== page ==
Joseph Ratzinger, The God of Jesus Christ, Chicago: Franciscan Herald Press, 1970, 22.

"The worship of human power is about ninety per cent of the religion of about ninety percent of the present generation of mankind. Shall we succeed in shaking it off? And if we remain enslaved to it, whither will it lead us?"
From the Arnold Toynbee introduction in Christopher Dawson, The God's of Revolution, London: Sidgwick & Jackson, 1972, xi.

"The greatest among you is the one who serves the rest." Cf. Matthew 23:11; 18:520:27Mark 9:34.

Wednesday, November 14, 2018

Fides ex auditu --Saint John of the Cross

 "And the Spirit said to Philip: Go near, and join thyself to this chariot."
Acts 8:29

I just came across this line in Saint John of the Cross in which he is comparing faith to understanding and says that faith does not come through the senses.

Faith knowledge is to the soul what the knowledge of colors is to a man born blind (who has never seen colors). "That is how faith is for the soul, which tells us things which we never saw nor understood in themselves nor in their likenesses, for they have none; and so, of it we have no light of natural knowledge (ciencia) since what it tells us is not proportioned (proporcionado) to any sense, but we know it from the hearing (el oido), believing what it teaches us, subjecting and blinding our natural light; because, as Saint Paul says, Fides ex auditu (Rom 10:17), as if to say: Faith is not knowledge (ciencia) which enters through any sense, but rather merely the consent of the soul to that which enters through the hearing (el oido)."

Saint John of the Cross, The Active Night of the Spirit, The Ascent of Mount Carmel, Bk. 2, Chapt. 3, 3.

"The theologians say that faith is a habit of the soul, certain and dark." It is dark because of the excessive light which it gives for which man does not have an adequate natural faculty. Ibid, Bk. 2, Chapt. 3, 1.

Faith is man's assent to the revelation of God, and it is transmitted through the word of truth as taught and lived by the Church, by the power and working of the Holy Spirit. It is transmitted and received through the testimony of faith of believers, in the same Holy Spirit.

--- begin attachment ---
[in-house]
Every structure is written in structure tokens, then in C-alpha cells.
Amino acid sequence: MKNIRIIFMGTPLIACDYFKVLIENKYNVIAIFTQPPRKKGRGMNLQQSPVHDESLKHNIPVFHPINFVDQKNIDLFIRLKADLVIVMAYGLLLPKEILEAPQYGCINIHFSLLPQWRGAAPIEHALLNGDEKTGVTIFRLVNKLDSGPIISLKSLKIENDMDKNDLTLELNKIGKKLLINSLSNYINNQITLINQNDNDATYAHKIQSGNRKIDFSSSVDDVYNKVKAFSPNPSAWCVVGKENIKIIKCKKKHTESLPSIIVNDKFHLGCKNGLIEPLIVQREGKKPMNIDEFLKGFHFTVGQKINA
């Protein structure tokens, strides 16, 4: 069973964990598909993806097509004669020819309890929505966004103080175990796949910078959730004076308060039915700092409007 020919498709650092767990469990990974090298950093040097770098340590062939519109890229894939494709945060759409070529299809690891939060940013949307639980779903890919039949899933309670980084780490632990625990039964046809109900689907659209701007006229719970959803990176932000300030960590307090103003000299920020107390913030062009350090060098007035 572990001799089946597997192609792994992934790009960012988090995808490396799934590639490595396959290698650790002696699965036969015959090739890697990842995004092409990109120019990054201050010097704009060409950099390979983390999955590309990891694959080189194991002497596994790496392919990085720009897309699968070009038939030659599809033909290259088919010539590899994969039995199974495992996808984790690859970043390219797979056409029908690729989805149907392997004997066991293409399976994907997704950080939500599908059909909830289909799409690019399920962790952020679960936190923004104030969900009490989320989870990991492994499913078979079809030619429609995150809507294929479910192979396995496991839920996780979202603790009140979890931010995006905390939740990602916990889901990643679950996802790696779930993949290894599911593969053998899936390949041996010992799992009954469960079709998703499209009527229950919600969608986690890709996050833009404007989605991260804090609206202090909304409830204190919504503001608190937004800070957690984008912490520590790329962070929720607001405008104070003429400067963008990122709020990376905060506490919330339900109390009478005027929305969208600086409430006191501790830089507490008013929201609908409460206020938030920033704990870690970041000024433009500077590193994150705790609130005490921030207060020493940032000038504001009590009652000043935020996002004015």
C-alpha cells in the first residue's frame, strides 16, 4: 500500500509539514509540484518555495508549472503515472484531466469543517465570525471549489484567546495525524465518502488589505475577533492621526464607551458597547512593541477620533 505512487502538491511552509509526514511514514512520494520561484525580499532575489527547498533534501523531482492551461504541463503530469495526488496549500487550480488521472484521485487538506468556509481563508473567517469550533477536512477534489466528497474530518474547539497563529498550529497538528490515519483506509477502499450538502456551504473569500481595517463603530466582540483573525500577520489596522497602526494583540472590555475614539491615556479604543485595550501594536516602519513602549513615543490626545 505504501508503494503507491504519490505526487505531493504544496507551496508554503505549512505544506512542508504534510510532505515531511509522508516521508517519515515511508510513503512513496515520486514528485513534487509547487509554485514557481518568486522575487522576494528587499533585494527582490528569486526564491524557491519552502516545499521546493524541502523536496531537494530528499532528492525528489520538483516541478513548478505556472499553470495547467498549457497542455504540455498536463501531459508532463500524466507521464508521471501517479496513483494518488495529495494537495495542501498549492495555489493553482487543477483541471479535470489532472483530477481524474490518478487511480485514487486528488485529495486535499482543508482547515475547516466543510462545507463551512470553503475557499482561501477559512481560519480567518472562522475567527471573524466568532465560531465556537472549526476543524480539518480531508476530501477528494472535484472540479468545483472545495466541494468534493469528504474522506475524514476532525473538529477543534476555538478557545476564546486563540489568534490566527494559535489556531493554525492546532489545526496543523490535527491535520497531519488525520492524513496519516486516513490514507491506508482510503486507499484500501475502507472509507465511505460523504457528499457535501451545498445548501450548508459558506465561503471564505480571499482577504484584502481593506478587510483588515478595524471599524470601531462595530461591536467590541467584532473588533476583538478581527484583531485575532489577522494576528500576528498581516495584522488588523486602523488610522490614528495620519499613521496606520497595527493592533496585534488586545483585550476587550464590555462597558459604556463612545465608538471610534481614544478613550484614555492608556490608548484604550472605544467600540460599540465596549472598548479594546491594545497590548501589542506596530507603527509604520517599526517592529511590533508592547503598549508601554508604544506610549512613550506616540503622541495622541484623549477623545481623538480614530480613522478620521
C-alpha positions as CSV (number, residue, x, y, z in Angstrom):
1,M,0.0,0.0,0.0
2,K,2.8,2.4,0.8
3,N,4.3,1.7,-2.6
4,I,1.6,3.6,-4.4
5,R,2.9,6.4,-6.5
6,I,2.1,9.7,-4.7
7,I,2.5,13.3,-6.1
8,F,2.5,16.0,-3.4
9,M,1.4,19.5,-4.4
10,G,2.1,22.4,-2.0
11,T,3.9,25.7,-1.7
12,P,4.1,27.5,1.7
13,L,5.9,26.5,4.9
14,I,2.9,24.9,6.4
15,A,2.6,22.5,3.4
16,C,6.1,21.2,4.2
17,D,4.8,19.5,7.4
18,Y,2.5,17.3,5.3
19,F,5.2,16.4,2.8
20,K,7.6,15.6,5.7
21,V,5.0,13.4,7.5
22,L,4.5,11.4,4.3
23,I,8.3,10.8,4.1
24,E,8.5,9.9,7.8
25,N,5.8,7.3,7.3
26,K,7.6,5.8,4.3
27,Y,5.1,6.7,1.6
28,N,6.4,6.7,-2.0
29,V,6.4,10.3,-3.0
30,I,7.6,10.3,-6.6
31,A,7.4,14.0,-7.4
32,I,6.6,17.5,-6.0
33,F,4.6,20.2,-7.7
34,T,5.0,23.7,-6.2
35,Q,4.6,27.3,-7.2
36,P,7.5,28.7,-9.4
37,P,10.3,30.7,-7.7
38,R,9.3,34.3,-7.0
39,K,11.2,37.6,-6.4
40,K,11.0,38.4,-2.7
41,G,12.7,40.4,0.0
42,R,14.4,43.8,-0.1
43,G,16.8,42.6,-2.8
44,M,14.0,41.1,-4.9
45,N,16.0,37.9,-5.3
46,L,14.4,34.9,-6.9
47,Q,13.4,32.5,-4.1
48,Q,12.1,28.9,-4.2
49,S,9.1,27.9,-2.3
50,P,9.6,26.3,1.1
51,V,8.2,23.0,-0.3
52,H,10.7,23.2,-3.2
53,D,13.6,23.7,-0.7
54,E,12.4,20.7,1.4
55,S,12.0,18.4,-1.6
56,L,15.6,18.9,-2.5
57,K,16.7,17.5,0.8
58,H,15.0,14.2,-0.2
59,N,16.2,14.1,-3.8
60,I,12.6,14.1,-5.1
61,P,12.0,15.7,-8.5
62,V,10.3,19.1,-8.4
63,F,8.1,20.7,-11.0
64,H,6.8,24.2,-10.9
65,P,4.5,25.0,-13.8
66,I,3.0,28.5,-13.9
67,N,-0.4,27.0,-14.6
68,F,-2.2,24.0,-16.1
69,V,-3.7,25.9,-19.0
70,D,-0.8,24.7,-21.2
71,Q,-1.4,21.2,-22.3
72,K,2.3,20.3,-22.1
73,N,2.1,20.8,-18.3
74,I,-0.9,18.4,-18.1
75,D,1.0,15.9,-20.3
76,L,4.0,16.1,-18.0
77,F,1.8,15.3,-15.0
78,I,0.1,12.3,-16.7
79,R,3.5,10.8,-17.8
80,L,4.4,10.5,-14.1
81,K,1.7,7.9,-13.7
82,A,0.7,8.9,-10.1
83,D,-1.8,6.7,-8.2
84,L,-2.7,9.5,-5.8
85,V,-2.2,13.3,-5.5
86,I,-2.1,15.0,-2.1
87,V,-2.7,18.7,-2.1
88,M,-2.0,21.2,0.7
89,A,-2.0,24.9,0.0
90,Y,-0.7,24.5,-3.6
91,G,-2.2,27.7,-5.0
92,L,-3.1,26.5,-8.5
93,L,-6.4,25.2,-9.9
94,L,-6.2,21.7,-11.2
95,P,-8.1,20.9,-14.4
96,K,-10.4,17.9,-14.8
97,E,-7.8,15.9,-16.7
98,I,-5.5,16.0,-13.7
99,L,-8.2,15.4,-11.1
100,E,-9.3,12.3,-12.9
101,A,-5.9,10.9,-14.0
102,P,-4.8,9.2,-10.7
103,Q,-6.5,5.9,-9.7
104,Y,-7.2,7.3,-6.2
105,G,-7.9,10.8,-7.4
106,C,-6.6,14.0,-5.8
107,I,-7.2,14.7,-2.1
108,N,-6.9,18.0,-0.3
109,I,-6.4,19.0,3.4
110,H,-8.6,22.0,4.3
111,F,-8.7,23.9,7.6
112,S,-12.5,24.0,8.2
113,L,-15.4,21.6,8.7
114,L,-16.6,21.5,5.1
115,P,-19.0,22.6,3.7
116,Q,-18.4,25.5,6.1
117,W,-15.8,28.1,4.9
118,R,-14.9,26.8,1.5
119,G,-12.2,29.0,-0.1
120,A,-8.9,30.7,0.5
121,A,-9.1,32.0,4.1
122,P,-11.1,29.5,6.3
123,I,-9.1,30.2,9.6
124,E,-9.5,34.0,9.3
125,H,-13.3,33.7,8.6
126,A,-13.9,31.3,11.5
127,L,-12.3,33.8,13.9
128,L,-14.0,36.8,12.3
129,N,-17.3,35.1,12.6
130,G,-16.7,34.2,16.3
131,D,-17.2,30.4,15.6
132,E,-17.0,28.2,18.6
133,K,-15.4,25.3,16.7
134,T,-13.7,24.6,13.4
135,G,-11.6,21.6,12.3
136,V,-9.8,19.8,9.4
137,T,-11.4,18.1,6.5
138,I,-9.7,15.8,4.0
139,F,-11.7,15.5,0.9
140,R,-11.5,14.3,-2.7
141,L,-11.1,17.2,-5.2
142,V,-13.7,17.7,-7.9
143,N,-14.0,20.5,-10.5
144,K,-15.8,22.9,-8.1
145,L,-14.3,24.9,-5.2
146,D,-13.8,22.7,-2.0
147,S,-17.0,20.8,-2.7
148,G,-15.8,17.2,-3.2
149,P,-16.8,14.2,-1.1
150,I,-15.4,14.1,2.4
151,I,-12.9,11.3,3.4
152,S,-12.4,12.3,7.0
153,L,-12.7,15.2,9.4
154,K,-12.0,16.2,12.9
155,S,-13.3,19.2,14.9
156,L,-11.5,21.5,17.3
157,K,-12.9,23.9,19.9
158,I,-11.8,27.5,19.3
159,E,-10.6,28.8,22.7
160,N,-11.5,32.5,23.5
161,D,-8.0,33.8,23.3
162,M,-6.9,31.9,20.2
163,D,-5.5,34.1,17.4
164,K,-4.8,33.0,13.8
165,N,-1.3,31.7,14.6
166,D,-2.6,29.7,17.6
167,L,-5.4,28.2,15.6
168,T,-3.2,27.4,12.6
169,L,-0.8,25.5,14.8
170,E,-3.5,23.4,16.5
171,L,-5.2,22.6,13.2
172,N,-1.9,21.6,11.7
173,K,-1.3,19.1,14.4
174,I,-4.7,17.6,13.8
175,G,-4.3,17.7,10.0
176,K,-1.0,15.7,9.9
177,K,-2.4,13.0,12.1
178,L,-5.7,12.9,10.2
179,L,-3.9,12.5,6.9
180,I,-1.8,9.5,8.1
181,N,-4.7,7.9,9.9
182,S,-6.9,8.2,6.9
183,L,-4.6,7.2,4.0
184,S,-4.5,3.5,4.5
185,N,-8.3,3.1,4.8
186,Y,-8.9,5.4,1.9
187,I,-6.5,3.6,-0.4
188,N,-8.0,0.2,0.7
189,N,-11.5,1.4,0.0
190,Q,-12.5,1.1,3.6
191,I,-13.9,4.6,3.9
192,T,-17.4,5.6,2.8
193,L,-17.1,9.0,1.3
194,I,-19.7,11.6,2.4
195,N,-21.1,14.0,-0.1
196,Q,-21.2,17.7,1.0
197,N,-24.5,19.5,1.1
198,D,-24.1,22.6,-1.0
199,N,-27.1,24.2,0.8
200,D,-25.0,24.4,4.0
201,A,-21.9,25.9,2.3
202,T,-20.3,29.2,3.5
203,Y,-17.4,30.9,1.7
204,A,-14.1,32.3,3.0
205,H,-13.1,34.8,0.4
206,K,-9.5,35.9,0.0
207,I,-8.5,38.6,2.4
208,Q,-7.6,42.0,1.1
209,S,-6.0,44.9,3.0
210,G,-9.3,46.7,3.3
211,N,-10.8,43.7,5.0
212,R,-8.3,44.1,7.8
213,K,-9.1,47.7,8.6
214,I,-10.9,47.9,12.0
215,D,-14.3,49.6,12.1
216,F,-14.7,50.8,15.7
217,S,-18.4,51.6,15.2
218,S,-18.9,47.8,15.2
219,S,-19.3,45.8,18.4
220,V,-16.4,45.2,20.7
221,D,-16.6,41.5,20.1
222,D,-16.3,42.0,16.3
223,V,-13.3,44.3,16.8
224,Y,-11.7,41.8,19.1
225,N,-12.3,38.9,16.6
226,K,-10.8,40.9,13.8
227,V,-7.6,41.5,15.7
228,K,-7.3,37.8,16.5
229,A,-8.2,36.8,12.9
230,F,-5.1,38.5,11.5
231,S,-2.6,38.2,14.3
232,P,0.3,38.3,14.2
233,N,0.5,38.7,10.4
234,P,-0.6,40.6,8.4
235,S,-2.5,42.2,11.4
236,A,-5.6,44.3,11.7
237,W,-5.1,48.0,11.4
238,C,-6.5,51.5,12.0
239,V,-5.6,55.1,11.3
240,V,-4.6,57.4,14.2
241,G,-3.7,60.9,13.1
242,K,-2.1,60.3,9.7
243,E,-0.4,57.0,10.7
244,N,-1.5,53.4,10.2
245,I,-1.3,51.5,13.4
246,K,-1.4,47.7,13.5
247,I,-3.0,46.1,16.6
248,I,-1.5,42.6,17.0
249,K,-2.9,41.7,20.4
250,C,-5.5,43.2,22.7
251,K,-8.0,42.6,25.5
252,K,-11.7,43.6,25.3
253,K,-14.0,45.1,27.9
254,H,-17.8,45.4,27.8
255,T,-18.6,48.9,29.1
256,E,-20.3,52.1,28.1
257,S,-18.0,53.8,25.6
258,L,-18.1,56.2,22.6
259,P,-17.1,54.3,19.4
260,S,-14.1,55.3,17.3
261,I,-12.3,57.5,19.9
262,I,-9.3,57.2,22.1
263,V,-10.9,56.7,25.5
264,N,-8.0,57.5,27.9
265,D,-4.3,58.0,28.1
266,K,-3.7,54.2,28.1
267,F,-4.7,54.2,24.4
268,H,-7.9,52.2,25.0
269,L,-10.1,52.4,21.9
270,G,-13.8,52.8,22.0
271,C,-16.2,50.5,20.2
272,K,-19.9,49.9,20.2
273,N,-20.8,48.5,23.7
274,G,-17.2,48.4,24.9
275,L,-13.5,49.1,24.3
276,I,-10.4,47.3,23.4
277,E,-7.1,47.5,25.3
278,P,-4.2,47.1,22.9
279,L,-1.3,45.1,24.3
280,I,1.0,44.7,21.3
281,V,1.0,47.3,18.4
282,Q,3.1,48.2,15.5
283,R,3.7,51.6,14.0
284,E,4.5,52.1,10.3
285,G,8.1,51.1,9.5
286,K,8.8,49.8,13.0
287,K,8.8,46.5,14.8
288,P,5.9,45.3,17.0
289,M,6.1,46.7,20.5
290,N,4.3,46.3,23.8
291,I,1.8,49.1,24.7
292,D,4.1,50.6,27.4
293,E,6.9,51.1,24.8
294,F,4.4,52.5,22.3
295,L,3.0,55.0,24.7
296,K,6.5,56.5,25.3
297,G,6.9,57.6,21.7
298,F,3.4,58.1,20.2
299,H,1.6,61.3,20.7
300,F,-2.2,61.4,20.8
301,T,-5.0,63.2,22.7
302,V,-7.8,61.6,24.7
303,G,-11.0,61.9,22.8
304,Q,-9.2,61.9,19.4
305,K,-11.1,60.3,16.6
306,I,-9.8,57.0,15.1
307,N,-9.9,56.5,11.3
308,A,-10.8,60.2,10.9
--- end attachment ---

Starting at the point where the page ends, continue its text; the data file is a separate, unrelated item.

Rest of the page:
Friday, November 9, 2018

Veritatis caritas

Veritas caritas est.

That is one of the continual keys in the thought of Joseph Ratzinger: the charity of the truth, what he calls "intellectual charity" (intellektuelle Nächstenliebe, intellectual love of neighbor).

Ratzinger speaks of charity of the truth and charity in the truth. I would simply say that truth is charity. Because any "truth which is not for the good, that of our neighbor included, is not true. What is true it is also good in every respect.

Another way Ratzinger expresses this same idea of the unity between the truth and the good is in speaking of orthodoxy and orthopraxis or of the dual "informative" and "performative" aspects of evangelization. These are two essential sides of every human reality. There is no orthopraxis without orthodoxy. Actually, "orthodoxy" itself includes orthopraxis because the word doxa means worship and praise. Orthodoxy therefore means right worship, the right action of giving God His due, which is itself a moral action, not just intellectual. To do the good one must know the good. And that knowledge of the good is what we call truth.
Cf. Joseph Ratzinger, 2002 Benevento lecture in On the Way to Jesus Christ, San Francisco, Ignatius, 2005, 107-109.

N.B. A good resource for "intellectual charity" is Pope Benedict XVI, A Reason Open to God: On Universities, Education & Culture, Washington, DC: CUA, 2013, xxii, 48, 58-59, 83, 109, 145, 239.

The expression "intellectual charity" was already used in 1930 by Giovanni Battista Montini when he was chaplain to the FUCI. Ibid. 145.

Intellectual Charity: An expression of probable Augustinian origin that occurs in the writings of Giovanni Battista Montini
And in a text of 1931 there is almost a monastic rule for the time of secularization, L'osservatore romano, March 1, 2013